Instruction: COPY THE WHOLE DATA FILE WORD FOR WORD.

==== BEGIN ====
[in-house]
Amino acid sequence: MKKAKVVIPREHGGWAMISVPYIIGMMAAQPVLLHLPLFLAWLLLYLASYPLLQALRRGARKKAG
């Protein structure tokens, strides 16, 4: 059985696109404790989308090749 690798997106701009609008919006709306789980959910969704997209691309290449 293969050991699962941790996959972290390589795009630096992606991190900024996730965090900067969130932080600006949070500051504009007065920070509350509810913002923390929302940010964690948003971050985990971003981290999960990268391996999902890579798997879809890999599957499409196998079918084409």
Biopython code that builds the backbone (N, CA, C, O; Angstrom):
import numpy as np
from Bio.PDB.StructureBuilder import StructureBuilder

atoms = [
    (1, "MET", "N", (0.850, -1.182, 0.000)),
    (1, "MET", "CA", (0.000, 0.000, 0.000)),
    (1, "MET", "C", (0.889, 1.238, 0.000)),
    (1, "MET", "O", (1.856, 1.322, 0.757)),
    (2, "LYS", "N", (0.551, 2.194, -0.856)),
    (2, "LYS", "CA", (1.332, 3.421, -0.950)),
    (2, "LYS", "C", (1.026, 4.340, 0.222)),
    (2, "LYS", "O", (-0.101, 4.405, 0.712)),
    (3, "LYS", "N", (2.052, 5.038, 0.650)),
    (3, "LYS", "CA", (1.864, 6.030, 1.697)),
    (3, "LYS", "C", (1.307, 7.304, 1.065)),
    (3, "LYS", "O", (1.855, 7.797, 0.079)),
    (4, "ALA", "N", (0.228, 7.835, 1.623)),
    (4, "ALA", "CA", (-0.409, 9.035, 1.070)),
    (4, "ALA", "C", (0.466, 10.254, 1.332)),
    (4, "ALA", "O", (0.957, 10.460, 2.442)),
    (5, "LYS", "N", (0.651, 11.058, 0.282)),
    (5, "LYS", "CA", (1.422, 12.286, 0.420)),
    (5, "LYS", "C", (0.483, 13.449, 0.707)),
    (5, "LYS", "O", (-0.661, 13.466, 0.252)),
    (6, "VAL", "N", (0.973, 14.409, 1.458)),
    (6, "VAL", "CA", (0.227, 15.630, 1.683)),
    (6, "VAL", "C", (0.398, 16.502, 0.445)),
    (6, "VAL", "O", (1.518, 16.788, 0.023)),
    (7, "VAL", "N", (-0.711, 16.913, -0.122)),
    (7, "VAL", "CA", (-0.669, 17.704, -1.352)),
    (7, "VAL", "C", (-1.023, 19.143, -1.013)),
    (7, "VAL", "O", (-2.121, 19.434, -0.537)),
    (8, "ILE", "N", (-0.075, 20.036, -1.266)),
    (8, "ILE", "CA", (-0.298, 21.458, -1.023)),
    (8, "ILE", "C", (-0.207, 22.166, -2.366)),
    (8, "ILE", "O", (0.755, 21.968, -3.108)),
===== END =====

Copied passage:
[in-house]
Amino acid sequence: MKKAKVVIPREHGGWAMISVPYIIGMMAAQPVLLHLPLFLAWLLLYLASYPLLQALRRGARKKAG
């Protein structure tokens, strides 16, 4: 059985696109404790989308090749 690798997106701009609008919006709306789980959910969704997209691309290449 293969050991699962941790996959972290390589795009630096992606991190900024996730965090900067969130932080600006949070500051504009007065920070509350509810913002923390929302940010964690948003971050985990971003981290999960990268391996999902890579798997879809890999599957499409196998079918084409």
Biopython code that builds the backbone (N, CA, C, O; Angstrom):
import numpy as np
from Bio.PDB.StructureBuilder import StructureBuilder

atoms = [
    (1, "MET", "N", (0.850, -1.182, 0.000)),
    (1, "MET", "CA", (0.000, 0.000, 0.000)),
    (1, "MET", "C", (0.889, 1.238, 0.000)),
    (1, "MET", "O", (1.856, 1.322, 0.757)),
    (2, "LYS", "N", (0.551, 2.194, -0.856)),
    (2, "LYS", "CA", (1.332, 3.421, -0.950)),
    (2, "LYS", "C", (1.026, 4.340, 0.222)),
    (2, "LYS", "O", (-0.101, 4.405, 0.712)),
    (3, "LYS", "N", (2.052, 5.038, 0.650)),
    (3, "LYS", "CA", (1.864, 6.030, 1.697)),
    (3, "LYS", "C", (1.307, 7.304, 1.065)),
    (3, "LYS", "O", (1.855, 7.797, 0.079)),
    (4, "ALA", "N", (0.228, 7.835, 1.623)),
    (4, "ALA", "CA", (-0.409, 9.035, 1.070)),
    (4, "ALA", "C", (0.466, 10.254, 1.332)),
    (4, "ALA", "O", (0.957, 10.460, 2.442)),
    (5, "LYS", "N", (0.651, 11.058, 0.282)),
    (5, "LYS", "CA", (1.422, 12.286, 0.420)),
    (5, "LYS", "C", (0.483, 13.449, 0.707)),
    (5, "LYS", "O", (-0.661, 13.466, 0.252)),
    (6, "VAL", "N", (0.973, 14.409, 1.458)),
    (6, "VAL", "CA", (0.227, 15.630, 1.683)),
    (6, "VAL", "C", (0.398, 16.502, 0.445)),
    (6, "VAL", "O", (1.518, 16.788, 0.023)),
    (7, "VAL", "N", (-0.711, 16.913, -0.122)),
    (7, "VAL", "CA", (-0.669, 17.704, -1.352)),
    (7, "VAL", "C", (-1.023, 19.143, -1.013)),
    (7, "VAL", "O", (-2.121, 19.434, -0.537)),
    (8, "ILE", "N", (-0.075, 20.036, -1.266)),
    (8, "ILE", "CA", (-0.298, 21.458, -1.023)),
    (8, "ILE", "C", (-0.207, 22.166, -2.366)),
    (8, "ILE", "O", (0.755, 21.968, -3.108)),